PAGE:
Scott Caulfield has been involved in fitness and athletics for over two decades, in a variety of different roles. Currently, he is the Head Strength and Conditioning Coach at the NSCA Headquarters in Colorado Springs. He utilizes 20+ years of “under the bar” lifting and coaching experience in a variety of different roles in support of the NSCA’s mission as the worldwide authority on strength and conditioning.
Caulfield holds the Certified Strength and Conditioning Specialist with Distinction (CSCS*D) certification and Registered Strength and Conditioning Coach with Distinction (RSCC*D) designation from the National Strength and Conditioning Association, as well as USA Weightlifting’s Level 2 Advanced Sports Performance Coach certification.
Scott’s specialties include: Strength and conditioning programs for athletic teams and individuals, strength training for speed and power, endurance, speed and agility development, energy system specific conditioning, injury prevention, Olympic weightlifting, strongman, powerlifting, nutrition for athletic performance, fat loss, and overall health.
What initially attracted you to strength and conditioning?
I always played sports growing up, but when I went into the Navy, I started lifting more seriously. It was during this time that I noticed the correlation between lifting and my own sports performance in basketball. When I found out you could make a living working with athletes, a lightbulb went off. I began pursuing the physical education field working with different sports teams and at different universities.
Could you share more about the athletes you currently work with?
At the NSCA Headquarters, we work with so many different athletes including high-level youth hockey (14-20-year-old teams), tactical athletes, police, SWAT teams, firefighters, first responders, Paralympic teams, and international teams.
I always joke that you never know who will show up at NSCA Headquarters. We have the flexibility to work with so many different athletes. Plus, the United States Olympic and Paralympic Committee (USOPC) has reached out to our NSCA team to work with athletes.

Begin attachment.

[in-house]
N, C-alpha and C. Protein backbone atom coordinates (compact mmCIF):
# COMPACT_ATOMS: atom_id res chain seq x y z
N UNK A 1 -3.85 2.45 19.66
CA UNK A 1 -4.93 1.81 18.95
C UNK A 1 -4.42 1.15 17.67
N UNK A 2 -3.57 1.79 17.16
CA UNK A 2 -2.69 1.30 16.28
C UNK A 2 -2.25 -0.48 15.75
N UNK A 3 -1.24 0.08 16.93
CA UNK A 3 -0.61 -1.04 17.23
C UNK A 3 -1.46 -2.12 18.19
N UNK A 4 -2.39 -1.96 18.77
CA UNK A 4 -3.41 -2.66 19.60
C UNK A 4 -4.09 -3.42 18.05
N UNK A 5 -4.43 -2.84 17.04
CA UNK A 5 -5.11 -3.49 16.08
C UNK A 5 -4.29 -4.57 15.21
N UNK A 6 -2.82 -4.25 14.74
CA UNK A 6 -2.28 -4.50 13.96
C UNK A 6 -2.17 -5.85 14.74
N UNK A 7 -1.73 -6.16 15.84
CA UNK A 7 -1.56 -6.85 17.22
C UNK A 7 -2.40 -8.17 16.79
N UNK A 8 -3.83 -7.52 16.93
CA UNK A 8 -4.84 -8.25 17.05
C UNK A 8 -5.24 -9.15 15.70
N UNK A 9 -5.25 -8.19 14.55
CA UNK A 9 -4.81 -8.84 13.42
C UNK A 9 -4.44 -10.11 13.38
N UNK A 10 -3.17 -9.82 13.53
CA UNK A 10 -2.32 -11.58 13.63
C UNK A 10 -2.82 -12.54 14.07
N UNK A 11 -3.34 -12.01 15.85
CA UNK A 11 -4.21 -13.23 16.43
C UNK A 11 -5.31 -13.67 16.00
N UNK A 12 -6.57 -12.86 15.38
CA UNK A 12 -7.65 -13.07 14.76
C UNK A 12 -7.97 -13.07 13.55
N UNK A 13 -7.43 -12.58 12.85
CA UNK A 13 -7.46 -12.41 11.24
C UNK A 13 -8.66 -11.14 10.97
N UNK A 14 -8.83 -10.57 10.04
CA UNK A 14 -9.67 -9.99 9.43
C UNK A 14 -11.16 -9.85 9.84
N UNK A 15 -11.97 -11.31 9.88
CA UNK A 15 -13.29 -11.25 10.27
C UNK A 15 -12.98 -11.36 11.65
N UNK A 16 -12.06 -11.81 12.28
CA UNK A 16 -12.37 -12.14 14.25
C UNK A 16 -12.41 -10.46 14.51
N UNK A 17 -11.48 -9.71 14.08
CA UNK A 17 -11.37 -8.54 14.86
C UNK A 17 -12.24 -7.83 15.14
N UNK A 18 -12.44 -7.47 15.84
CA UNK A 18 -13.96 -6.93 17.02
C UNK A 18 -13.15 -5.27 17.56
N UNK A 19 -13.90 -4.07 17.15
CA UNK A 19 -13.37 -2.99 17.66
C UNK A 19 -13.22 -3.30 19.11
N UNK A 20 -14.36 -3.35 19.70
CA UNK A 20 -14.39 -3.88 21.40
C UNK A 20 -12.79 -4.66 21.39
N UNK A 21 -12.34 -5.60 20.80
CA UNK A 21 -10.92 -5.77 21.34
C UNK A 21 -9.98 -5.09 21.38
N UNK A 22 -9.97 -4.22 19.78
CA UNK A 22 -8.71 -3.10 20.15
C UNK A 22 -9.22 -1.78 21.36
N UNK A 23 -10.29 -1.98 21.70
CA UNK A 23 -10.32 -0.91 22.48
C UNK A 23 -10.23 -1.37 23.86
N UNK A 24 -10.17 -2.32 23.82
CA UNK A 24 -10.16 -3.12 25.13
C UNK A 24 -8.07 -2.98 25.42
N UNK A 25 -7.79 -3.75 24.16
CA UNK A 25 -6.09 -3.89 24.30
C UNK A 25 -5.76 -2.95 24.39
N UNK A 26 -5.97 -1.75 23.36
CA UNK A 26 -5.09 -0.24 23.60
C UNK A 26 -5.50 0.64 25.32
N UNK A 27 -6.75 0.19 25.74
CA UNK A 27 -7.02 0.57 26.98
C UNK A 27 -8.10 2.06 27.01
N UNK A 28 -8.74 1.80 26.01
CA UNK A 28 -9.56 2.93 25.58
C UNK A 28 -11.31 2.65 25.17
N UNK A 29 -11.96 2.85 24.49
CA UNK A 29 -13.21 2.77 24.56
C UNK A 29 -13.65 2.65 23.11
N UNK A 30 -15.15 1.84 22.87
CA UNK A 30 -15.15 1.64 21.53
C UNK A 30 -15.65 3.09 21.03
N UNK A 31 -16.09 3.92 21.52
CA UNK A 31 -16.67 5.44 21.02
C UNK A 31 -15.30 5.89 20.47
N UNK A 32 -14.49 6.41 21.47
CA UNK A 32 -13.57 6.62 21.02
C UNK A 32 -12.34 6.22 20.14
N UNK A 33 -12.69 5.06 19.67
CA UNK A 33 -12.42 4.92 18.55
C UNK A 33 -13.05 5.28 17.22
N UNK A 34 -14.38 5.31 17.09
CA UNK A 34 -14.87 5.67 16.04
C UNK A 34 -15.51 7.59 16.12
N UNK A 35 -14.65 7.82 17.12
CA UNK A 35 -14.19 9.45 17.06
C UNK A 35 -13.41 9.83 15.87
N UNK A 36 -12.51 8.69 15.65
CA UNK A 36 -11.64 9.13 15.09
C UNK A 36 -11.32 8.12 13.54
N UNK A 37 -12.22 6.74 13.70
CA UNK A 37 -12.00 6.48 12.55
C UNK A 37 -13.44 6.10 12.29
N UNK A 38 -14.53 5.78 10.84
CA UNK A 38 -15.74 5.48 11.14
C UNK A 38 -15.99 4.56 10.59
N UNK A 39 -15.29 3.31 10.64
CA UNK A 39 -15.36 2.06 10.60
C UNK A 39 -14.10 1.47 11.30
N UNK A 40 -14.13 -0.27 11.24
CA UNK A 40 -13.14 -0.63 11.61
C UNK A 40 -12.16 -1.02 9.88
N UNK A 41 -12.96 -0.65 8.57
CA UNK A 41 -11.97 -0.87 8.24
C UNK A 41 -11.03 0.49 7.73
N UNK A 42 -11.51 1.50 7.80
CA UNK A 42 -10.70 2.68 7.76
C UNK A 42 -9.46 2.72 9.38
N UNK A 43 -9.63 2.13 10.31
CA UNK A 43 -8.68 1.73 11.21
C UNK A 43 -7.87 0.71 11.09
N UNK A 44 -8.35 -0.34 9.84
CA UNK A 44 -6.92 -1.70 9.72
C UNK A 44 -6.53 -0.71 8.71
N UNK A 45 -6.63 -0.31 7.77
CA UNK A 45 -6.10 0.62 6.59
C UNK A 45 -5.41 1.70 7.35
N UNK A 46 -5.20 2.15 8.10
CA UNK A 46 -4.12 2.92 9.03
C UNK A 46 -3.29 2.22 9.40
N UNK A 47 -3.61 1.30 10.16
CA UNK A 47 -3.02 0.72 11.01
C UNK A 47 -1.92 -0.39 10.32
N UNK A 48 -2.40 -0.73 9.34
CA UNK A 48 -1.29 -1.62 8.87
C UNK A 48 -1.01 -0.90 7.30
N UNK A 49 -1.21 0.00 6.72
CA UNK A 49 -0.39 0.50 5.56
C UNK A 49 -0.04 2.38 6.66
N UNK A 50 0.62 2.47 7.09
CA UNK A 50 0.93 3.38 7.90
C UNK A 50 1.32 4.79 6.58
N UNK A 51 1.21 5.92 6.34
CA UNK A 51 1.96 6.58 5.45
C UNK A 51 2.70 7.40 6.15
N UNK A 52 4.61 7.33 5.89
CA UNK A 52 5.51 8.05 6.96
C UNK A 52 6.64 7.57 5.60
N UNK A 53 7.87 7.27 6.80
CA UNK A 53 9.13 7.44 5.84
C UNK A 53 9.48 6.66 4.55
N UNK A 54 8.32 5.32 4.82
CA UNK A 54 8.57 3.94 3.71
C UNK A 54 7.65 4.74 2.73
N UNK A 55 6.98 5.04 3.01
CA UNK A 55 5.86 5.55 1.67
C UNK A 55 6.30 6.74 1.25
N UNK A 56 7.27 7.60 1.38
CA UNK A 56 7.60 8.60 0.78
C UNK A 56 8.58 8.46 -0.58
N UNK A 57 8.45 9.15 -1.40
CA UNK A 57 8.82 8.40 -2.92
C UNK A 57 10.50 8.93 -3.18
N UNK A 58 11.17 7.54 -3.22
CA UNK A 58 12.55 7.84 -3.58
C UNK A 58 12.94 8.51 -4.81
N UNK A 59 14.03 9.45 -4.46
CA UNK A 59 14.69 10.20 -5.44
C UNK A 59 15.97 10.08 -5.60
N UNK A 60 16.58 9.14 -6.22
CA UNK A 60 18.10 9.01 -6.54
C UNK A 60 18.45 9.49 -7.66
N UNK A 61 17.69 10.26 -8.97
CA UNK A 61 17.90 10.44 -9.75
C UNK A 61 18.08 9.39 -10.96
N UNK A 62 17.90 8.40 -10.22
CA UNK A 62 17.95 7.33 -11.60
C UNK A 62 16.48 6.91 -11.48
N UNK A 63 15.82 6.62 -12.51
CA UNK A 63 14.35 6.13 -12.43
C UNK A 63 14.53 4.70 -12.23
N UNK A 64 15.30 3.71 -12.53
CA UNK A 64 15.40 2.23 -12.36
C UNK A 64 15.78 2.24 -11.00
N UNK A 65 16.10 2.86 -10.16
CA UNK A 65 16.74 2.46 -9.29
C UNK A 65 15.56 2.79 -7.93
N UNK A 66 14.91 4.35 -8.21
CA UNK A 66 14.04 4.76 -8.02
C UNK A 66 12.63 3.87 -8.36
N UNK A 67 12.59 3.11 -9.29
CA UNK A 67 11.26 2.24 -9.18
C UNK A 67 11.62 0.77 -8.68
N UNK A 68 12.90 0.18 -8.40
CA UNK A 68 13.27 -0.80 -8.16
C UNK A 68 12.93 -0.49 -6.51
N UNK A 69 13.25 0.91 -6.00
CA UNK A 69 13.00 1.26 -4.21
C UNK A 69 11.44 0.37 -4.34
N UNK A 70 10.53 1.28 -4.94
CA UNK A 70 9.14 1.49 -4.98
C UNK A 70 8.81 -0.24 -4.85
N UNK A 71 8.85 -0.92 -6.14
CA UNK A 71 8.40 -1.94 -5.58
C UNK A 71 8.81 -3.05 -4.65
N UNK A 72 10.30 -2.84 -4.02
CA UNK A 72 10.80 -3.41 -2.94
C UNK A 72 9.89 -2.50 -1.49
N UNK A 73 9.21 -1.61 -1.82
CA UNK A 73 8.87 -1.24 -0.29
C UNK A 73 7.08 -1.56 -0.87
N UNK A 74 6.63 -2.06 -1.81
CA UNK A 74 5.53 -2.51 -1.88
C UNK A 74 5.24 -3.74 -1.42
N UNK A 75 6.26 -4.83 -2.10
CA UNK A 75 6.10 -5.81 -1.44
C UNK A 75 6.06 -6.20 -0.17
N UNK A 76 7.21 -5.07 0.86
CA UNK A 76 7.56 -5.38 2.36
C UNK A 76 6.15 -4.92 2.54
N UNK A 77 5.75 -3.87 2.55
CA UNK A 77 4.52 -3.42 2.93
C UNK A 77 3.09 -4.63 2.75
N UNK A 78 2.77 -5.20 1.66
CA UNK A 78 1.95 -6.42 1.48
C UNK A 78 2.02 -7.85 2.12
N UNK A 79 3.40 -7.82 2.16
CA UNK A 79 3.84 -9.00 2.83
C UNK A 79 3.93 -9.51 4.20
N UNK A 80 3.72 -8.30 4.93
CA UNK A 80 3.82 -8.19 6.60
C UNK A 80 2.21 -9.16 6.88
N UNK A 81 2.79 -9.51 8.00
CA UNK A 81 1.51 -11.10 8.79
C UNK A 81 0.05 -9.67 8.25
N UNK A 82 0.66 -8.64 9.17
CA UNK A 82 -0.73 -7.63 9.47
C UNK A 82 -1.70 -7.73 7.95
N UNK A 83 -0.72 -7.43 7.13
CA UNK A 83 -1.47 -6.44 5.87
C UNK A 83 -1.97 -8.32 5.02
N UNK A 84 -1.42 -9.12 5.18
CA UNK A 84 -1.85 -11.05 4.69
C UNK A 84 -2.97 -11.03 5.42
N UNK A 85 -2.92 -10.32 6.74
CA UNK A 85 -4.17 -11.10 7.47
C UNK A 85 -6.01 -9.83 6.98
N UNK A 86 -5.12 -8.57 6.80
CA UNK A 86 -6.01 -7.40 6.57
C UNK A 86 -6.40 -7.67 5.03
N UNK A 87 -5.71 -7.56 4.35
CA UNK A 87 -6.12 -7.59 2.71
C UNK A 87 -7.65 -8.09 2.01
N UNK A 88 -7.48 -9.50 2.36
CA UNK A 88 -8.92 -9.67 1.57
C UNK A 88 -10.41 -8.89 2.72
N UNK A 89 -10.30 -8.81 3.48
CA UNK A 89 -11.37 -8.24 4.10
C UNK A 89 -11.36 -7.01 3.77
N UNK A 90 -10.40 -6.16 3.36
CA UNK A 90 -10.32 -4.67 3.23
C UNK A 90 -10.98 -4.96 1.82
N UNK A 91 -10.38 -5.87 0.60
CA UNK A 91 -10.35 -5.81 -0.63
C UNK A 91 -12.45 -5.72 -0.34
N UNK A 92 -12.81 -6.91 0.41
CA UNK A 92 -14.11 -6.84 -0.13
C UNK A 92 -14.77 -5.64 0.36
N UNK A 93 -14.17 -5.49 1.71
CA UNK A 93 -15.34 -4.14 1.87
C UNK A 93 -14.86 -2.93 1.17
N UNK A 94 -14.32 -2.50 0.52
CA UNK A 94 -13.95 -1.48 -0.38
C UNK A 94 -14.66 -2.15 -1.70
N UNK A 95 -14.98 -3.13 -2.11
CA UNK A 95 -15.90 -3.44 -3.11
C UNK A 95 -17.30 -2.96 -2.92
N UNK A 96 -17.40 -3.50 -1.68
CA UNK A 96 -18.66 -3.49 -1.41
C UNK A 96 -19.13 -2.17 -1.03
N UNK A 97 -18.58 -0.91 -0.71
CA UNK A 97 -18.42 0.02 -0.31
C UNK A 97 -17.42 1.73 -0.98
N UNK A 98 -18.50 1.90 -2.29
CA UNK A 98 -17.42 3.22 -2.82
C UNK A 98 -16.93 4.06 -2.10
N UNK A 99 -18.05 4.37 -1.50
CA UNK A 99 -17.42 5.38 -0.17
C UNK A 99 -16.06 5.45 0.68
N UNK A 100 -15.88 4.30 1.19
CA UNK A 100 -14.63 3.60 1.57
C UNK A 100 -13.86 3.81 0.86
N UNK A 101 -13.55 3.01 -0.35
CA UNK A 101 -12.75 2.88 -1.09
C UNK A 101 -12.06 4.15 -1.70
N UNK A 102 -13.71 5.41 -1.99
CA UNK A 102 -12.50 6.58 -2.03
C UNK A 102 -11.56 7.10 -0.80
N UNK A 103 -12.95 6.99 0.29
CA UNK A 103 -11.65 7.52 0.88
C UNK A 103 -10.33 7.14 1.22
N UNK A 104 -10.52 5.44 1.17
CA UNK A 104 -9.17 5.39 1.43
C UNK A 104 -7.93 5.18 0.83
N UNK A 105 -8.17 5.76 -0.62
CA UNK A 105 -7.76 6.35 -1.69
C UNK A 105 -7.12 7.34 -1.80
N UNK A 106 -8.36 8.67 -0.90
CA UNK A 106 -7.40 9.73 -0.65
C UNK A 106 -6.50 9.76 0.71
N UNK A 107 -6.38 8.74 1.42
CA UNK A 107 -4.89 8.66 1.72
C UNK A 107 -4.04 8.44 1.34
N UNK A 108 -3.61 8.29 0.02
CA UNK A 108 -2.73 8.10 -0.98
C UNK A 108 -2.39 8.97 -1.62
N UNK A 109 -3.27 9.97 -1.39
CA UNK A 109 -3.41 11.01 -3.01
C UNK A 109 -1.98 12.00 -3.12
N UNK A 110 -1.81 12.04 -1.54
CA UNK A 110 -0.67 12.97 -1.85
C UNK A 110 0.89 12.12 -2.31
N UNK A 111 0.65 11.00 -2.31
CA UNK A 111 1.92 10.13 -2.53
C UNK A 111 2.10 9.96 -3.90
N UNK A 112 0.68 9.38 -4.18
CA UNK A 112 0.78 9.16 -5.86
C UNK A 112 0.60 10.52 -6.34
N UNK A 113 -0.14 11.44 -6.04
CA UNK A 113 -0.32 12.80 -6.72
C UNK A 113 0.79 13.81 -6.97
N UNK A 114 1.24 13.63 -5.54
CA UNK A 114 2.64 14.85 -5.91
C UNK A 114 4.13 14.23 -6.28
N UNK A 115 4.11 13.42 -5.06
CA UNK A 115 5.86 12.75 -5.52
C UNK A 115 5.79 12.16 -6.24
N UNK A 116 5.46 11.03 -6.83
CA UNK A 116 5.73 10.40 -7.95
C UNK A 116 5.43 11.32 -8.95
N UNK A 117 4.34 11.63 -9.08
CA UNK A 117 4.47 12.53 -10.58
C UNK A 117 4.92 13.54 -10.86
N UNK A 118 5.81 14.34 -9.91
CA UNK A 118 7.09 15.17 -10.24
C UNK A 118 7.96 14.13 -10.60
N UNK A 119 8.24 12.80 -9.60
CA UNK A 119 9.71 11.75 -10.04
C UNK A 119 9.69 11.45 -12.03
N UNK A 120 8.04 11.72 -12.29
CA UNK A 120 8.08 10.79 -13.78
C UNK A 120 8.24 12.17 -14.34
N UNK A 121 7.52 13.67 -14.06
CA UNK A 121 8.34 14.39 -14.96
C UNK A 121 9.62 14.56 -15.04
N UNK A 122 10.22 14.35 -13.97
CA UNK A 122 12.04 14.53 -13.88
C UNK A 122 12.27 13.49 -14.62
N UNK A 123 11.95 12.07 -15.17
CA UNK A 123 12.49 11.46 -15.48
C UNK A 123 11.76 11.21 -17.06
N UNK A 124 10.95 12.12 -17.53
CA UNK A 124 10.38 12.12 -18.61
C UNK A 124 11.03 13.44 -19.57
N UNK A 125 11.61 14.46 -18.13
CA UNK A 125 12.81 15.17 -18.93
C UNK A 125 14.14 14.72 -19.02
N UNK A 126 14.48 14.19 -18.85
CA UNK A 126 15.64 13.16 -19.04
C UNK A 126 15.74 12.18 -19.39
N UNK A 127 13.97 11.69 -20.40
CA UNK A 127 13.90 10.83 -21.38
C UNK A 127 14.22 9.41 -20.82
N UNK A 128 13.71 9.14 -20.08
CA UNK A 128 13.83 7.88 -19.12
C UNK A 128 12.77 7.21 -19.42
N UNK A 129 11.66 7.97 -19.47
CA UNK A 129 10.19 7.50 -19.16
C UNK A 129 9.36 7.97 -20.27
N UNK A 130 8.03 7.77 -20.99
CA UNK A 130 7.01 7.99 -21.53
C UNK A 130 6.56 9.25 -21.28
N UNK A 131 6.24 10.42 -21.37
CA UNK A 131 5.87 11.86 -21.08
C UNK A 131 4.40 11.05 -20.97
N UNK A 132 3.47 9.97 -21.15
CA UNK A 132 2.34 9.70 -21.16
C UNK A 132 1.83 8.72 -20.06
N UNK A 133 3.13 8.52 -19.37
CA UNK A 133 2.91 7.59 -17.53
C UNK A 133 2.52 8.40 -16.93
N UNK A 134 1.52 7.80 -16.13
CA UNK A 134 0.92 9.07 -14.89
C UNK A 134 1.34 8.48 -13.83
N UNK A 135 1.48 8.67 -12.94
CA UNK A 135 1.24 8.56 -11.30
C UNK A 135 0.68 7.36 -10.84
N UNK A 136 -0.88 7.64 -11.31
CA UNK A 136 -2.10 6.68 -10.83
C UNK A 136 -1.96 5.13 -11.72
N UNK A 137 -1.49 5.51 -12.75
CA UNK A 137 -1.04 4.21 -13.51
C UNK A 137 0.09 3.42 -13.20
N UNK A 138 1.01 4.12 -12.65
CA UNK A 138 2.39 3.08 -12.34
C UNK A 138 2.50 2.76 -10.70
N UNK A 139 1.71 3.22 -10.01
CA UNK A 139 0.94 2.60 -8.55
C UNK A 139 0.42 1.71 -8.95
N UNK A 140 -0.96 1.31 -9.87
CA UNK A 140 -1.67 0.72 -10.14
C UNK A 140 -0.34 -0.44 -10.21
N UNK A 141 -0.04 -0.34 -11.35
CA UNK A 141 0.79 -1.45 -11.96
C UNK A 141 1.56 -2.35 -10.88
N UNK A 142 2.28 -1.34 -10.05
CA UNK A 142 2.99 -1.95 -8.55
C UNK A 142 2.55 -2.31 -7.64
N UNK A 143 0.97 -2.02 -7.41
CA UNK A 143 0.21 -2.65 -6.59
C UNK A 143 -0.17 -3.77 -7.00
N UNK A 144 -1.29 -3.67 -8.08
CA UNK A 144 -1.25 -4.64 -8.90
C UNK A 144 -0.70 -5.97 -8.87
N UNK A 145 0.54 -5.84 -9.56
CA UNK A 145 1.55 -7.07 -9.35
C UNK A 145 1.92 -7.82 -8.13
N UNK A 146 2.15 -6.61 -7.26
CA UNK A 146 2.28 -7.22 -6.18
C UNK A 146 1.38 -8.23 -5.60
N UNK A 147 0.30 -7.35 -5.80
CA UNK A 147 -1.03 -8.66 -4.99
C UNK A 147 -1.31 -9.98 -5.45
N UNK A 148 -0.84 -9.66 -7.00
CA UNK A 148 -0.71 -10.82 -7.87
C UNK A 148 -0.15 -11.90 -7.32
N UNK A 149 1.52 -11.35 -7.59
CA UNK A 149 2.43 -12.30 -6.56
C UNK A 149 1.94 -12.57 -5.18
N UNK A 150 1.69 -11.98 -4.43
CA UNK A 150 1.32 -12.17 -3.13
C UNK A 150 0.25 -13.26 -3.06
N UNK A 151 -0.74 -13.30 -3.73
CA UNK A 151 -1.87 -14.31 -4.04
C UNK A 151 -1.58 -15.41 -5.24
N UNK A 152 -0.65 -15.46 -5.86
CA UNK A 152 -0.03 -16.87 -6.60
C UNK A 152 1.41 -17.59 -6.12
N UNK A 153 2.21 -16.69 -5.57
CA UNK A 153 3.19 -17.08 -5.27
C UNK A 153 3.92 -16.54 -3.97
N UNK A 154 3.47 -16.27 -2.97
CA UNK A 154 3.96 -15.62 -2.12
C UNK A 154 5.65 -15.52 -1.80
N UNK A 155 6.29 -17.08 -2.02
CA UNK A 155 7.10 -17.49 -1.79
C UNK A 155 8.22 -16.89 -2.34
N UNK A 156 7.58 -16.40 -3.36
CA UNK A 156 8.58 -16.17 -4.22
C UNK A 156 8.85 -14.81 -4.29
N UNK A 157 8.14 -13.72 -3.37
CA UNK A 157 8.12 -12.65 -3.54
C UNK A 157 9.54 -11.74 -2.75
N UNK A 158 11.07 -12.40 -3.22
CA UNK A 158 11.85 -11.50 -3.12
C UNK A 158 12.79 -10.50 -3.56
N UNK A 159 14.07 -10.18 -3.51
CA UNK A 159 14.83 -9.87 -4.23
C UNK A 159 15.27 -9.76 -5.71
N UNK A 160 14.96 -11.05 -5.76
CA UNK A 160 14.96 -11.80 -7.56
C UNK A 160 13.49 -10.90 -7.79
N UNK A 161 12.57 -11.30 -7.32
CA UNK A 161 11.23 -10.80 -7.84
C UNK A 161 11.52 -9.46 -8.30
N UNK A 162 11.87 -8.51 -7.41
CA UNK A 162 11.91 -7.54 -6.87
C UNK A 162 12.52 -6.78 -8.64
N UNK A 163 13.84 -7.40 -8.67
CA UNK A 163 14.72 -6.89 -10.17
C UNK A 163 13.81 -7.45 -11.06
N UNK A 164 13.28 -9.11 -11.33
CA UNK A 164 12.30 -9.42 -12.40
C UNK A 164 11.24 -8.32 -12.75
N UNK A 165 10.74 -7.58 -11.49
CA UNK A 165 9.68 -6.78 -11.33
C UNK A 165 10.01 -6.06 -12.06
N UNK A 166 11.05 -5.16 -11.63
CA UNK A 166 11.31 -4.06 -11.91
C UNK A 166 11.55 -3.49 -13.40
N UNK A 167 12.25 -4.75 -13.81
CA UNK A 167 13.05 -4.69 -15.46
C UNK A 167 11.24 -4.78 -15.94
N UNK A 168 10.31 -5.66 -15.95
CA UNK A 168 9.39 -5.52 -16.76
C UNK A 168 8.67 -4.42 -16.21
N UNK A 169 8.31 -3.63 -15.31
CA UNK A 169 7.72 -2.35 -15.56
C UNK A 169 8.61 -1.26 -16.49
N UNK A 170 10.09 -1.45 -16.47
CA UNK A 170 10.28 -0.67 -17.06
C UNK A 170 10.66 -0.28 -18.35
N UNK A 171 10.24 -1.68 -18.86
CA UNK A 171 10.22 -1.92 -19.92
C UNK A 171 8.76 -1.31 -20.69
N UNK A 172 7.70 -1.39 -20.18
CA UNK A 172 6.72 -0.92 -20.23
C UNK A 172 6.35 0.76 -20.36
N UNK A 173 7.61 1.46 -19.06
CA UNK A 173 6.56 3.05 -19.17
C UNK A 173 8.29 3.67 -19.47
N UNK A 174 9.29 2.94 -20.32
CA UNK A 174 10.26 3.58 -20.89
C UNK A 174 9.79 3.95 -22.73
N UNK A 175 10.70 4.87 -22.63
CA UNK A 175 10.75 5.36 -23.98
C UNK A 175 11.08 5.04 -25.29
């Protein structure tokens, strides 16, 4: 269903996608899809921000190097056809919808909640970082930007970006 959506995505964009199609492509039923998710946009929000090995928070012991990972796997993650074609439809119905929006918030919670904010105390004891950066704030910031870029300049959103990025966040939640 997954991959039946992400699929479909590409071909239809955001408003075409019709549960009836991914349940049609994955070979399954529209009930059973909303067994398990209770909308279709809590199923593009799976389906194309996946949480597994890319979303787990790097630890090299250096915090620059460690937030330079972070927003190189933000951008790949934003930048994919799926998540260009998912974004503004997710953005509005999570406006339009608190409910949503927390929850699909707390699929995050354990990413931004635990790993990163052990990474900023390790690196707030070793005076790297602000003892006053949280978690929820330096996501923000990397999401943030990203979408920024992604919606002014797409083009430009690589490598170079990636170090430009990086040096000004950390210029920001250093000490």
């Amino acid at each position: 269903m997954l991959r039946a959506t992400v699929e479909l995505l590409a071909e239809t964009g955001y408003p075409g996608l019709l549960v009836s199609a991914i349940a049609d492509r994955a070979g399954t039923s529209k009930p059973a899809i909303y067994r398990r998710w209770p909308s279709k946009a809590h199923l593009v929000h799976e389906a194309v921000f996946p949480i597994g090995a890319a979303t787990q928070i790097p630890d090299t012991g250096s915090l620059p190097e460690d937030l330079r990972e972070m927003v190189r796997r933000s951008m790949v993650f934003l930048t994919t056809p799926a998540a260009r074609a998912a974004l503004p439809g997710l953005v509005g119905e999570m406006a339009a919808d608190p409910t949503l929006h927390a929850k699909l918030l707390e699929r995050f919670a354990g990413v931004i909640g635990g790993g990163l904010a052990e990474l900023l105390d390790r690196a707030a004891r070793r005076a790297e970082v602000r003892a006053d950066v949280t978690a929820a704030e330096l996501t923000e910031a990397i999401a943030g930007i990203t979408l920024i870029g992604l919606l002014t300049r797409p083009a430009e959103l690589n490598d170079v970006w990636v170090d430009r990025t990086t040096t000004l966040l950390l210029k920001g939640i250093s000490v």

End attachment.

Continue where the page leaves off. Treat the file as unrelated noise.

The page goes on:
You work with tactical athletes. Could you describe what this entails?
Tactical athletes are individuals who have to apply our strength and conditioning methods to real-life scenarios such as police, firefighters, SWAT teams, first responders, etc.
The biggest difference with tactical athletes is that they are typically older when they start working with us—around 30 or 40 years old. These individuals might start with us having poor movement mechanics and injuries that you have to work around.
Tactical athletes are not playing a game every Sunday like your typical athlete. They might leave a session with us and be called into a fire call or hostage rescue. The training has to be very sensible and cognizant of how much we do and how much we push them because they are leaving NSCA and putting their life on the line.
What is your philosophy in regards to strength and conditioning?
Everything we do is about results and relationships. We have to get results—bigger, faster, stronger, or reduce injury. But, it is also about building positive and impactful relationships with people.
What shifts have you seen in strength and conditioning throughout the years?
The most successful people stick to the fundamentals. Throughout the years, there have been many changes with implementing more wearable technology in the weight room and field.
What is the most difficult aspect about your position?
In our setting, we don’t see some athletes as often throughout the year. The biggest challenge when you don’t see someone consistently and you have to reassess and see where the athlete is currently on a given day.
What advice would you give athletes about recovery?
An athlete has to do what works for the individual. Recovery protocols have to be something that they are going to follow through with, and be practical and maintainable.
The Marc Pro allows athletes to have access to use the tool themselves, making it a huge asset. Athletes can use it for recovery for future workouts, and to feel better after hard training sessions.
What is your favorite part about working with athletes on a daily basis?
Building positive and impactful relationships. I really like to learn more about individuals and invest in them as people. When you actually build those relationships, it comes back tenfold.
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